The January 20th-21st 2019 Supermoon seen from Trinidad (Photo: Instagram)
Stargazers across Trinidad and Tobago will be treated to another spectacular sight of a Supermoon on Tuesday 19th February 2019. This comes just under a month after the last supermoon, which was also a total lunar eclipse.
Though no total lunar eclipse will occur, this Supermoon will be the biggest and brightest full moon for 2019.
You may be surprised to note that the closest the moon got to earth has already passed, at 5:02AM local time in Trinidad and Tobago! This just means the moon reached its closest point to earth on the other side of the planet. The moon will still be uncharacteristically large overnight tonight over Trinidad and Tobago, giving stargazers another treat this year.
The best time to enjoy a Super Full Moon, or any other Full Moon, is just after moonrise, when the Moon is close to the horizon. Just before moonset is also a good time.
When the Full Moon is low, it looks bigger and brighter than when it’s higher up in the sky. This is called the Moon illusion, and actually makes more of a difference to what it looks like than the real boost you get from it being a bit closer to Earth. (timeanddate.com)
What is a Supermoon?
The moon has an elliptical orbit around Earth in the same way that the Earth has an elliptical orbit around the Sun. This results in a point in its orbit where the Moon will be closest to (perigee) and furthest away (apogee) from earth.
During a Supermoon, which is not a scientific term, a perigee syzygy occurs – meaning that the Earth, Sun, and Moon are all in alignment. A Supermoon is designated when the Moon is less than 360,000 Kilometers away from the center of the Earth and appears about 7% brighter than an average full Moon.
Supermoons can be both full moons (visible), such as the one in January and on February 19th-20th 2019, and new moons (unable to see from Earth). These new moon Supermoons will occur later in 2019, on August 30th and September 28th.
Why is this Supermoon special?
Supermoons occur annually. It is not a harbinger of natural disasters or the end of the world, but part of the moon’s orbit around Earth.
This Supermoon will be the closest the moon will be to Earth for 2019. For context, the distance from Earth to the moon is about 384,400 kilometers (238,855 miles) on average.
The February 2019 Supermoon will be 356,761 kilometers (221,681 miles) away from Earth. For context, the January 2019 Supermoon was 357,342 kilometers (222,042 miles) away from Earth.
It reached its closest point to earth at 5:02AM (Local Trinidad and Tobago Time) February 19th 2019 at a distance of 356,760 kilometers (221,681 miles) away from Earth.
January: Super Wolf Moon. February: Super Snow Moon. What does it mean?
These names – wolf, snow etc., date back to Native Americans living in what is now the northern and eastern United States. Those tribes kept track of the seasons by giving distinctive names to each recurring full moon. Their names were applied to the entire month in which each occurred.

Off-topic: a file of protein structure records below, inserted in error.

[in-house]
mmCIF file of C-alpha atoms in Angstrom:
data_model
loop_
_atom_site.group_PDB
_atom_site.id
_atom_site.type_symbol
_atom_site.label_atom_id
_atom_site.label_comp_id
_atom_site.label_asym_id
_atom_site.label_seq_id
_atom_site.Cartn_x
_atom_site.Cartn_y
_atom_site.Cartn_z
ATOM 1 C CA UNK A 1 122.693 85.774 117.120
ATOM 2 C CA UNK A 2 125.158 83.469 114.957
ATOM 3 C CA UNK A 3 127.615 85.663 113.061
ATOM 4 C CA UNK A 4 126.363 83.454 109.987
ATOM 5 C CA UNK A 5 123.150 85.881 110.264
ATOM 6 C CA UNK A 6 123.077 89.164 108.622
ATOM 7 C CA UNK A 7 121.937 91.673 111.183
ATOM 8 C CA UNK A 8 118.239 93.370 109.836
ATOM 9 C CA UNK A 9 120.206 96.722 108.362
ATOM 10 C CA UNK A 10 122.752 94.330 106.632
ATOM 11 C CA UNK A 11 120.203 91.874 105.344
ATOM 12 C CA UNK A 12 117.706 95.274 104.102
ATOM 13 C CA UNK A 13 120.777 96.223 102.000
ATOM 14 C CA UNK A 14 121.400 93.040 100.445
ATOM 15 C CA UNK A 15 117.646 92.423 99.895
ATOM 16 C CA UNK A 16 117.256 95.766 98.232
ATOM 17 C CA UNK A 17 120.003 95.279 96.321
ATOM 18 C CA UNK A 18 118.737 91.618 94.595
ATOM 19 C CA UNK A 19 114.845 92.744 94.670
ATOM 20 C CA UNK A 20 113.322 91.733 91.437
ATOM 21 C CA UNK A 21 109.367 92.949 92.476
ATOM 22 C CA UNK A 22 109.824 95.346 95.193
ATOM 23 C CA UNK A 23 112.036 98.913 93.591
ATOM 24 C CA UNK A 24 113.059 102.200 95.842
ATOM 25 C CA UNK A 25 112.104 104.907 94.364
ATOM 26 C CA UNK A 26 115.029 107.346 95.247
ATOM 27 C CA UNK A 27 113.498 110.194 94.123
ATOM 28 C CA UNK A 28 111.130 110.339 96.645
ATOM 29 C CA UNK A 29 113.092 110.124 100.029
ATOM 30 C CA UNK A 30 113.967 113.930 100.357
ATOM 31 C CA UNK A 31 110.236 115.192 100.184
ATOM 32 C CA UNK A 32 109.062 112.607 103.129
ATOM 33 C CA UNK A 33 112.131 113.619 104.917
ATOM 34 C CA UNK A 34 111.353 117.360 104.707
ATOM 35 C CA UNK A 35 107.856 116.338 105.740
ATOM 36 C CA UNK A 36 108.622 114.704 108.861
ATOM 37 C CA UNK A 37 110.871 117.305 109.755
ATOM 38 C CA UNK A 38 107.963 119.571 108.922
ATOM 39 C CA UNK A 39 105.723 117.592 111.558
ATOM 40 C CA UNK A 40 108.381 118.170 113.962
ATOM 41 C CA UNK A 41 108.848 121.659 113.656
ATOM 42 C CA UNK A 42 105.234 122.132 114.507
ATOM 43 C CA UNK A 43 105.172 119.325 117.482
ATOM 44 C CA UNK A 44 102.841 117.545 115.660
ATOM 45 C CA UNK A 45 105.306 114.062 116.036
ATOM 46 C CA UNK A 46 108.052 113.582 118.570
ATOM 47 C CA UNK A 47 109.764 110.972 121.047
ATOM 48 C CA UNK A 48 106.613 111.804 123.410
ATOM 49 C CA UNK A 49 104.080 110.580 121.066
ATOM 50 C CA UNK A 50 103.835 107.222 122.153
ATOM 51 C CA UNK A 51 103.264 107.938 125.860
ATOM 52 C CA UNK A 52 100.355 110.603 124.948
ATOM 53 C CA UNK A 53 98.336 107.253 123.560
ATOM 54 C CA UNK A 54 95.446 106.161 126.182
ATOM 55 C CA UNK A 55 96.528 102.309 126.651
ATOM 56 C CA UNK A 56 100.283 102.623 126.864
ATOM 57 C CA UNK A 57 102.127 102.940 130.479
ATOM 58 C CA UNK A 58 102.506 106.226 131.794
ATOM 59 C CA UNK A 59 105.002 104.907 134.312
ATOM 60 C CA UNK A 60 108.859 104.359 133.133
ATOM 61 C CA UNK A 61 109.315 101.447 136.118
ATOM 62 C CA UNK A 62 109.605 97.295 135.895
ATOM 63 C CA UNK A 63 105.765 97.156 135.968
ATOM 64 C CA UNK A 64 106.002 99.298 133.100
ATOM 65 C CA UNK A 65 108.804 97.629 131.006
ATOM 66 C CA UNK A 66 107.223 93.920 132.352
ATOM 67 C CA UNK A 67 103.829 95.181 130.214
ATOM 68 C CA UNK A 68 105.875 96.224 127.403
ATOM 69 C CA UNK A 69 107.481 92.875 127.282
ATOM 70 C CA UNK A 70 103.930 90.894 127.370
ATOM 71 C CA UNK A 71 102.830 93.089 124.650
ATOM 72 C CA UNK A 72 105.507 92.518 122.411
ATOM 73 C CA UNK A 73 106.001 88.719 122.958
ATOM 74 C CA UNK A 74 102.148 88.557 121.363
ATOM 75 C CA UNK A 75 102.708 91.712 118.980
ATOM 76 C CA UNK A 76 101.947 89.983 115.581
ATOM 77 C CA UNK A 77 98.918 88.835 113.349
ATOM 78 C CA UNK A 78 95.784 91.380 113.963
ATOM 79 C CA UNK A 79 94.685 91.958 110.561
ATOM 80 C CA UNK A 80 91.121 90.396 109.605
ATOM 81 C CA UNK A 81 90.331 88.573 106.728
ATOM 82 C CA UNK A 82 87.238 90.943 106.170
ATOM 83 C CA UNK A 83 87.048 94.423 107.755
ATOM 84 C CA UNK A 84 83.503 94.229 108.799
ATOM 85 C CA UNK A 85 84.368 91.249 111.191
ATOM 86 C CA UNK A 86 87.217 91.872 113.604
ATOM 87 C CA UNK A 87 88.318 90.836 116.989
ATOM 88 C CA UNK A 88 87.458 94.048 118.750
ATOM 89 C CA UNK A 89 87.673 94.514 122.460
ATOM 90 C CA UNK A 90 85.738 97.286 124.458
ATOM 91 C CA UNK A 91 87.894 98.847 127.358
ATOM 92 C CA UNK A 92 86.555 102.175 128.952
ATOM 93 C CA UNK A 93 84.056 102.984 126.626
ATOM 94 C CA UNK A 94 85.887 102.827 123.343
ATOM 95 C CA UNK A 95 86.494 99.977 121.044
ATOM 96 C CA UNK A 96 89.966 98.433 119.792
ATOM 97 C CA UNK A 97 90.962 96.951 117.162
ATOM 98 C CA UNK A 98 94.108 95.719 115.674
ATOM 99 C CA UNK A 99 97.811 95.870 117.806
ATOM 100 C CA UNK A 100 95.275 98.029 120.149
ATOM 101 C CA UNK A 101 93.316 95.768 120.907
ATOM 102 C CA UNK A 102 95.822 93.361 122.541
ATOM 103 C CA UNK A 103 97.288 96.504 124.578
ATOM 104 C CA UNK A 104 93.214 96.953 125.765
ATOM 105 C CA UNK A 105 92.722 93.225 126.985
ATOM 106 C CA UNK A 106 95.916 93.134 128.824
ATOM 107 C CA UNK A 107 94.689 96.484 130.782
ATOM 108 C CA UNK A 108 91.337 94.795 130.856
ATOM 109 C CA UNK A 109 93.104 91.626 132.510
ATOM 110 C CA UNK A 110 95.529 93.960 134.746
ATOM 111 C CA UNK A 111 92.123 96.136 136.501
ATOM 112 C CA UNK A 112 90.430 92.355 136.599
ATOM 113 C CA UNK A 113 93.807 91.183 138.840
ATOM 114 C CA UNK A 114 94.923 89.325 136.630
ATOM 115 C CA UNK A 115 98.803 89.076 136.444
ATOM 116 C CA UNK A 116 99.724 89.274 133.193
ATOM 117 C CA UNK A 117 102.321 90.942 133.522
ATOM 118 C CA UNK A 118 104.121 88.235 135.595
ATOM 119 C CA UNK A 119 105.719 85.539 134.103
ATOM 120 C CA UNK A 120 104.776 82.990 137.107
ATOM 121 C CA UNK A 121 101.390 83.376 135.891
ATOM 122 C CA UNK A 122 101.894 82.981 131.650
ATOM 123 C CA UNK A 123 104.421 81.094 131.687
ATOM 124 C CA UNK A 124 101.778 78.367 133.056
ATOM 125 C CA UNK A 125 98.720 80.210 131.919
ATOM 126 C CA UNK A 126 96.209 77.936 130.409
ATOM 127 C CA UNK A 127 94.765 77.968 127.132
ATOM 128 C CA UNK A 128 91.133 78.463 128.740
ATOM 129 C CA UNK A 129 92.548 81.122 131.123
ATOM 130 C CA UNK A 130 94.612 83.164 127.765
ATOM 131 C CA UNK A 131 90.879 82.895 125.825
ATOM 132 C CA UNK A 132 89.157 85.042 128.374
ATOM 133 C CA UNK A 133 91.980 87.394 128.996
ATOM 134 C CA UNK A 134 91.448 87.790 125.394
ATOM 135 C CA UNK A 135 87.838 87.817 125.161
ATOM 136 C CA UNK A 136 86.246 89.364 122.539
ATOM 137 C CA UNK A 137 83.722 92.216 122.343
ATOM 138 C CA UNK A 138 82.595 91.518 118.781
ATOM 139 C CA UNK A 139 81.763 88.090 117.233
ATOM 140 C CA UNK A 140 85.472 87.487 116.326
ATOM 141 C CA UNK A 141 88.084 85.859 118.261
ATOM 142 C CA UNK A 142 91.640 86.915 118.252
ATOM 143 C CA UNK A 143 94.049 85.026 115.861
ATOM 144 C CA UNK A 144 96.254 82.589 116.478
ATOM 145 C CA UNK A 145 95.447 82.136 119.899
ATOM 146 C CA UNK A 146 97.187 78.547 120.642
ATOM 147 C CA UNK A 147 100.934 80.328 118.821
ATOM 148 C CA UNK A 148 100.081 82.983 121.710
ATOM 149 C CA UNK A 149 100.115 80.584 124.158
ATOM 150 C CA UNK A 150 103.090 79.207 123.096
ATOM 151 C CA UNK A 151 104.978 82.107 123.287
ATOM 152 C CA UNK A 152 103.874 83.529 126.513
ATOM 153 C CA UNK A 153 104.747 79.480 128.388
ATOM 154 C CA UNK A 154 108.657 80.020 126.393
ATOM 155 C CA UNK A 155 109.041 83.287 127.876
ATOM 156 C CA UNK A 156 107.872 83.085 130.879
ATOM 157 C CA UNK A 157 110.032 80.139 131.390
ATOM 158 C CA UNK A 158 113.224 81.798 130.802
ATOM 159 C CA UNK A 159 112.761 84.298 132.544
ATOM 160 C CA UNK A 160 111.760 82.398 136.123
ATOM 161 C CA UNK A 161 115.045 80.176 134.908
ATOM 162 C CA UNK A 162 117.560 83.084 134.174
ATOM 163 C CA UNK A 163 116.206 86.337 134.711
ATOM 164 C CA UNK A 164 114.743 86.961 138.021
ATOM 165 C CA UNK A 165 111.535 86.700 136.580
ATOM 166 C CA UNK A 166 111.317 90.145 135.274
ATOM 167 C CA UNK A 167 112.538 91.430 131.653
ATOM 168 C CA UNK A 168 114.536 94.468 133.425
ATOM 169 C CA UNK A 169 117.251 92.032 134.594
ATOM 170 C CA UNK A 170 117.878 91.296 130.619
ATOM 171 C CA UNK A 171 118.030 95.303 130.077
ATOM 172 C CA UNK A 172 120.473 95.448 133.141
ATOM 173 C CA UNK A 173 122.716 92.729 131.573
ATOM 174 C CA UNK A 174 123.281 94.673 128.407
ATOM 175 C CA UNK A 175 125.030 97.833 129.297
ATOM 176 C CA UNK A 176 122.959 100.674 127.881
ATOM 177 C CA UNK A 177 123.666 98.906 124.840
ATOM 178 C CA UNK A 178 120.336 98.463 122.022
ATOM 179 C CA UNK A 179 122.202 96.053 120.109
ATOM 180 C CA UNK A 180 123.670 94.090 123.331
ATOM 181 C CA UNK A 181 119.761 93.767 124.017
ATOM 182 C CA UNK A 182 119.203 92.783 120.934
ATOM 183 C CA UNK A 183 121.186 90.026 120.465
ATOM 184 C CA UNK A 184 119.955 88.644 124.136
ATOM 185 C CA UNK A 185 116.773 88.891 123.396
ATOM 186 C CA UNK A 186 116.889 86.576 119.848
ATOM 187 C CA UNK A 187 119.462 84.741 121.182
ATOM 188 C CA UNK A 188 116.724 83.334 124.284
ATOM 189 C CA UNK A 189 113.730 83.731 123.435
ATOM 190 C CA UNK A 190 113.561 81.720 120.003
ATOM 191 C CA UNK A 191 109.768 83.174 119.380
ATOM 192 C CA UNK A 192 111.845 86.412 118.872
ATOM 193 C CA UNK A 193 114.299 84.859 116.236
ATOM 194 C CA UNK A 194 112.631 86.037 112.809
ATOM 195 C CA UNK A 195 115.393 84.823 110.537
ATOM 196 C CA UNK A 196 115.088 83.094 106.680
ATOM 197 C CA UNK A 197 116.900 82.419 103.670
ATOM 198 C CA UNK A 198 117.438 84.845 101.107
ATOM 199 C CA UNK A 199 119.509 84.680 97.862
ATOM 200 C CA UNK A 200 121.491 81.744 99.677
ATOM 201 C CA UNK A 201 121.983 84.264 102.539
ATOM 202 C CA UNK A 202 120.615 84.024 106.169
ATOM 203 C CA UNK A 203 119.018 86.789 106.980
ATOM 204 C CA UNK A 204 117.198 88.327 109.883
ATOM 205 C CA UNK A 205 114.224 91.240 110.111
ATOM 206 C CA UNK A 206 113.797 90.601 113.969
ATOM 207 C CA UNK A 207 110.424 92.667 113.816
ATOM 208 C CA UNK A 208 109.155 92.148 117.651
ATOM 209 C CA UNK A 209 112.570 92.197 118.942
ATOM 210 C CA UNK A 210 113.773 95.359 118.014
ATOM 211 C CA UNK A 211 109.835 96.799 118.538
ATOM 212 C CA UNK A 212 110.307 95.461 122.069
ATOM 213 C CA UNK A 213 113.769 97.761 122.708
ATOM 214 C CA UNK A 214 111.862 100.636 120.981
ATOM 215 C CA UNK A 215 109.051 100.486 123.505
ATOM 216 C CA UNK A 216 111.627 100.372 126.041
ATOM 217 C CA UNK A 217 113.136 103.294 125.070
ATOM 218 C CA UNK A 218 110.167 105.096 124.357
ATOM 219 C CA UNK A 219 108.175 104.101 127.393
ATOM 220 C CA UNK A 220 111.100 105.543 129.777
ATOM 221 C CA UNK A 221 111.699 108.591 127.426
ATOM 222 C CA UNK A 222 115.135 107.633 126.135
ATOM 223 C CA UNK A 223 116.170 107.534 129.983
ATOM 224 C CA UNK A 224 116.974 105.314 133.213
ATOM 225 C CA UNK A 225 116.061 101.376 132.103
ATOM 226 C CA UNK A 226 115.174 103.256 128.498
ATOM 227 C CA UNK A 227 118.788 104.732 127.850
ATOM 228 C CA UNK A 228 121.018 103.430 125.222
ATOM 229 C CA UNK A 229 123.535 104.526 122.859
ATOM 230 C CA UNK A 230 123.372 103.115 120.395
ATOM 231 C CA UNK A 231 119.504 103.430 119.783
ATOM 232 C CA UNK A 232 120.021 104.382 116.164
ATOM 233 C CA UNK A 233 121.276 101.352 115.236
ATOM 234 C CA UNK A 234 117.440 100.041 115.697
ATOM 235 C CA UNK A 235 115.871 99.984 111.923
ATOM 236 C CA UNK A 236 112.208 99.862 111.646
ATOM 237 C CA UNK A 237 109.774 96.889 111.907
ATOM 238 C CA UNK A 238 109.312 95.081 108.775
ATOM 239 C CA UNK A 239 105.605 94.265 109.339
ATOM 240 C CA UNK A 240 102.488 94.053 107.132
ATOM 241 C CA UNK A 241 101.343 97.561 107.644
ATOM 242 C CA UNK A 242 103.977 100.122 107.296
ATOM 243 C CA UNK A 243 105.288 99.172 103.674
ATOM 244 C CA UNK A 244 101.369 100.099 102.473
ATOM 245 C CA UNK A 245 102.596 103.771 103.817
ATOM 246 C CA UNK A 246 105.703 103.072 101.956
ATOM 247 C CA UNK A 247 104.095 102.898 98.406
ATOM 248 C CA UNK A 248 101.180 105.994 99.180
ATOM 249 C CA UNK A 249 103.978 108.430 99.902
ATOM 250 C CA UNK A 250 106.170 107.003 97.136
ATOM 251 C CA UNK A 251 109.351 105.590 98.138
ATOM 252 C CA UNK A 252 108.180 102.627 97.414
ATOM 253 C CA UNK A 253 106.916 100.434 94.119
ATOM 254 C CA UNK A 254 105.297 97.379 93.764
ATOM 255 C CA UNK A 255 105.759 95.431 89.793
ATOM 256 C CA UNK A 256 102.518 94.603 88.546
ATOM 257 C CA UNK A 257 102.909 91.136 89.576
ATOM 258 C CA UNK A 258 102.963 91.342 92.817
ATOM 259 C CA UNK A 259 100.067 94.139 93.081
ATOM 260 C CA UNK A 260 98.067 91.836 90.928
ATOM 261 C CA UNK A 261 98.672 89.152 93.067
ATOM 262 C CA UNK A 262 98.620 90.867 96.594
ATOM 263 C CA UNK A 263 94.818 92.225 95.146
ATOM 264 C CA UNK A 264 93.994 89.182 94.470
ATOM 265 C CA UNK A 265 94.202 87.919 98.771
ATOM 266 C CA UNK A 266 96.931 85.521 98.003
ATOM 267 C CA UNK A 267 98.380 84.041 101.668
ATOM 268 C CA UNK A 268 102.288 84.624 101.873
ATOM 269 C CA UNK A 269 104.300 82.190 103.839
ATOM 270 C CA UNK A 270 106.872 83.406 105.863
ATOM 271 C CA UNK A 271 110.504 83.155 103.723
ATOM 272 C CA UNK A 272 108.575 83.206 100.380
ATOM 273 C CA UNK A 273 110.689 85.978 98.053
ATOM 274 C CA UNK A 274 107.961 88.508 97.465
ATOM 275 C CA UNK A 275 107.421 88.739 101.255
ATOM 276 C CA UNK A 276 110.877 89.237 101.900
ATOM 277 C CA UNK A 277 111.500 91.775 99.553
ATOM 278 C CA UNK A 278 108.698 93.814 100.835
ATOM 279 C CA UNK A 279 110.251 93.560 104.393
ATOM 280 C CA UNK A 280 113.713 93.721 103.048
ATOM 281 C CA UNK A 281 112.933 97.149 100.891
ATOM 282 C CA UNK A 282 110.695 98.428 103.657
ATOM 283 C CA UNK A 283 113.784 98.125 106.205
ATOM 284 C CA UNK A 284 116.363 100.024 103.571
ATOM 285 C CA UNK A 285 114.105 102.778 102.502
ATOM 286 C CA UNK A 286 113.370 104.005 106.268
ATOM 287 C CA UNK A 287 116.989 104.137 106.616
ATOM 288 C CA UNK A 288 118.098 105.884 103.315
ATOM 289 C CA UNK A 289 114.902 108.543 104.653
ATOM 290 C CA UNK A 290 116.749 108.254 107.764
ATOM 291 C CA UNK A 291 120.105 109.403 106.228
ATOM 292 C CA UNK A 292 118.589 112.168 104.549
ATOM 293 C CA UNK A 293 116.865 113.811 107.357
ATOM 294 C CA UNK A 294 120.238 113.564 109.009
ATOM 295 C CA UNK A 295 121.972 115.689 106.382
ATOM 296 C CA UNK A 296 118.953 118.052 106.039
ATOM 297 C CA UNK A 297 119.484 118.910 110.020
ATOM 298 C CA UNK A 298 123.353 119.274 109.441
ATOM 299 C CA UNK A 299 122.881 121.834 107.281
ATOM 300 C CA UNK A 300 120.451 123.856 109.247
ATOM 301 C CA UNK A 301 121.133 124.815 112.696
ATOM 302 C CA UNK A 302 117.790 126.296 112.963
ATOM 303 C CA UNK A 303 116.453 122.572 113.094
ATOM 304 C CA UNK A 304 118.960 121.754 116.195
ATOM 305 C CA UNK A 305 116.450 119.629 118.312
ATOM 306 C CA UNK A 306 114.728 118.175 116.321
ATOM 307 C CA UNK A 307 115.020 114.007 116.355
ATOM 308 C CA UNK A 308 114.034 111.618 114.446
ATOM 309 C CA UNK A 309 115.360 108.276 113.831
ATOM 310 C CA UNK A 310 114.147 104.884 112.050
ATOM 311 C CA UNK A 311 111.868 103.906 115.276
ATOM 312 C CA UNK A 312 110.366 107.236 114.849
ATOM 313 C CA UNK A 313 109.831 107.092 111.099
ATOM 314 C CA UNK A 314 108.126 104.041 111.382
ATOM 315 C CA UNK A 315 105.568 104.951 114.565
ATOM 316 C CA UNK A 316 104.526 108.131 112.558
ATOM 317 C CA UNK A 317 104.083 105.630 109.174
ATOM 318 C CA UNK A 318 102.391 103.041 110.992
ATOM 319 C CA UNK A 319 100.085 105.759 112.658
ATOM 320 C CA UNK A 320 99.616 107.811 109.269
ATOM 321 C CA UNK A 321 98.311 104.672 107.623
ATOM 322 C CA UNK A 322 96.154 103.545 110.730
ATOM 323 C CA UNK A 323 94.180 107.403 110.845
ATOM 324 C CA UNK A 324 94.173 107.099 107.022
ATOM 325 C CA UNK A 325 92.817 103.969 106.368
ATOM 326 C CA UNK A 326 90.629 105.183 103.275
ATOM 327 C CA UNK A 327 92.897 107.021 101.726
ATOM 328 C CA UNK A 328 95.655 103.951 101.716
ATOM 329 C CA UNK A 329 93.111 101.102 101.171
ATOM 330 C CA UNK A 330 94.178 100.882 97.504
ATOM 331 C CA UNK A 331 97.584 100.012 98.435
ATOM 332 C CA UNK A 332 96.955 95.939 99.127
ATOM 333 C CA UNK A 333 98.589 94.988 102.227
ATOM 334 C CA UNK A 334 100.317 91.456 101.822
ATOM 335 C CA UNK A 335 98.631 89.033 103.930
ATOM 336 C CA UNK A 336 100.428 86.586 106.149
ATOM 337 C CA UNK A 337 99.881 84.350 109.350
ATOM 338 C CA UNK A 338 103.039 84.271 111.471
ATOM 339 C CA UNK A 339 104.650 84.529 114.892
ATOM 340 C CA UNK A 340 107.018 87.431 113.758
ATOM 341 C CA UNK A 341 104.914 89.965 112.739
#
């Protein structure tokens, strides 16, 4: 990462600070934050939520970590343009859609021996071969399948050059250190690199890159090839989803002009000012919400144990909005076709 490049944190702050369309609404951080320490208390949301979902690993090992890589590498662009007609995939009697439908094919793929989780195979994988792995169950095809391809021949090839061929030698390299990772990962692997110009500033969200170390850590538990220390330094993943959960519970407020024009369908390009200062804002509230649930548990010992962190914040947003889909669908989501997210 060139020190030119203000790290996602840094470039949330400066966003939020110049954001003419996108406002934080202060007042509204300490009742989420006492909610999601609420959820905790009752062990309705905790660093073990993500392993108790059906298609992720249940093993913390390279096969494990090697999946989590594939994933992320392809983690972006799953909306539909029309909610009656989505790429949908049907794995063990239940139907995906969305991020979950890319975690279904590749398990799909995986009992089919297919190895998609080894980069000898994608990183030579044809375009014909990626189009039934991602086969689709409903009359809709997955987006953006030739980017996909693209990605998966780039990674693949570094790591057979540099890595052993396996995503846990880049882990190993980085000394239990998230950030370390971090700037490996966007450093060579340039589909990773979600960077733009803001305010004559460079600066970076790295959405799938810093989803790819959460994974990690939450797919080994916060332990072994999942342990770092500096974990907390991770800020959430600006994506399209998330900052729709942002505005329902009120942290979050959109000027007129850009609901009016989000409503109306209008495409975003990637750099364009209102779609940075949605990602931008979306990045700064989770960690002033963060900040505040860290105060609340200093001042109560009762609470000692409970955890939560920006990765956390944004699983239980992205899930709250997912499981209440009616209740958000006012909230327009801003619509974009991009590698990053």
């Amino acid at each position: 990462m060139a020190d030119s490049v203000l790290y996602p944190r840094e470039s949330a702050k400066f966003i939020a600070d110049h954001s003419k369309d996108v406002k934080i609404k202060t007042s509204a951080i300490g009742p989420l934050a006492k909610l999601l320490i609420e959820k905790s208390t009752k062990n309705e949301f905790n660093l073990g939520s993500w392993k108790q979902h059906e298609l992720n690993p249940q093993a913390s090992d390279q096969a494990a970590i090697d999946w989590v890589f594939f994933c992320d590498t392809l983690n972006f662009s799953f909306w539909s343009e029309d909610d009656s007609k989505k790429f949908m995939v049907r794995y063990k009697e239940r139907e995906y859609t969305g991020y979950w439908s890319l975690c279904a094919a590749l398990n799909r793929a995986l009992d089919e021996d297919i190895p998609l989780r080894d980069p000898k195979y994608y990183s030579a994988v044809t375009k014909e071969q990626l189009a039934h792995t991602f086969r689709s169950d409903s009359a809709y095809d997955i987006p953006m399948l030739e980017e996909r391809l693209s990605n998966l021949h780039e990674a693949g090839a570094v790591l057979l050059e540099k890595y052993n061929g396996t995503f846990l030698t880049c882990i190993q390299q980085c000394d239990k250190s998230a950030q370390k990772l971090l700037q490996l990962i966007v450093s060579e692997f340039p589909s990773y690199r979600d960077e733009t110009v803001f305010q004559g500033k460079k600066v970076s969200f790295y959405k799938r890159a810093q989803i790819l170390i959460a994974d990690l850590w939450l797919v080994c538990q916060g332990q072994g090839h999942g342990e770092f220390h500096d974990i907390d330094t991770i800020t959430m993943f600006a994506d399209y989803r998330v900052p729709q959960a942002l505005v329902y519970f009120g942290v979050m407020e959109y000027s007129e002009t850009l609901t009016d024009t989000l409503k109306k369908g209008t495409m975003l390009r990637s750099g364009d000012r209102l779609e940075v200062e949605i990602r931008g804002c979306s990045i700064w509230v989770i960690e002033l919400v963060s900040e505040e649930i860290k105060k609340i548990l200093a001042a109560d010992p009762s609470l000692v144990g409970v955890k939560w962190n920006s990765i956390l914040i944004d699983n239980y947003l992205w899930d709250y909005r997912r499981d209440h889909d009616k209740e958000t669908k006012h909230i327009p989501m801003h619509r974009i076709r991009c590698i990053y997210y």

You can read more about the naming of the different moons throughout the year at Space.com.
The King Tides Are Occurring
With every full moon, we get spring tides. During spring tides, the tidal range is larger than normal. This means there are higher than average high tides and lower than average low tides occur.
With every supermoon however, we can get a phenomenon called King Tides, or Perigean spring tides. During king tides, the tidal range is even higher than usual, with higher high tides and lower low tides than usual. This can be particularly hazardous to coastal communities that suffer from coastal flooding, particularly if it coincides with a hazardous seas event.
Moderate seas are expected throughout the week, with waves up to 2.0 meters in open waters, occasionally up to 2.5 meters. Smooth conditions are expected in sheltered areas, with waves below 1.0 meters through Friday 22nd Feb. 2019.
King tides are expected to begin on February 17th 2019, and will last through February 21st 2019. (See the 2019 King Tide Calendar here.)
Weather Forecast (Updated)
The central Atlantic high-pressure system will continue to dominate weather conditions across the Eastern Caribbean, including Trinidad and Tobago. As a result, relatively dry conditions will persist overnight into Wednesday
However, some low-level cloud patches, resulting from confluence (convergence) around the southern edge of high-pressure system will bring some partly cloudy periods. There is also the low to medium chance of an isolated shower. These cloudy/showery periods will be very brief, giving a mostly unhindered sight to the Supermoon.
Satellite data is showing some thin upper level cirrus clouds moving across the area. Although it may be a nuisance for astronomers using telescopes, it should not hinder to the average stargazer.
Another Supermoon In March
The definition of a supermoon was arbitrarily defined by astrologer Richard Nolle in 1979. Nolle defined it as a new or full moon that occurs when the natural satellite (the moon) is at or near (within 90 percent of) its closest approach to Earth in a given orbit (perigee). In other words, any full moon or new moon that comes to within 361,740 km or 224,775 miles (or less) of our planet, as measured from the centers of the moon and Earth, is a supermoon. (Earthsky.org)
At 9:43PM local time, on March 20th, 2019, this arbitrary criteria will be met again and we’ll have the 3rd supermoon of 2019. On this date, the moon will be 360,772 kilometers (224,173 miles) away from Earth.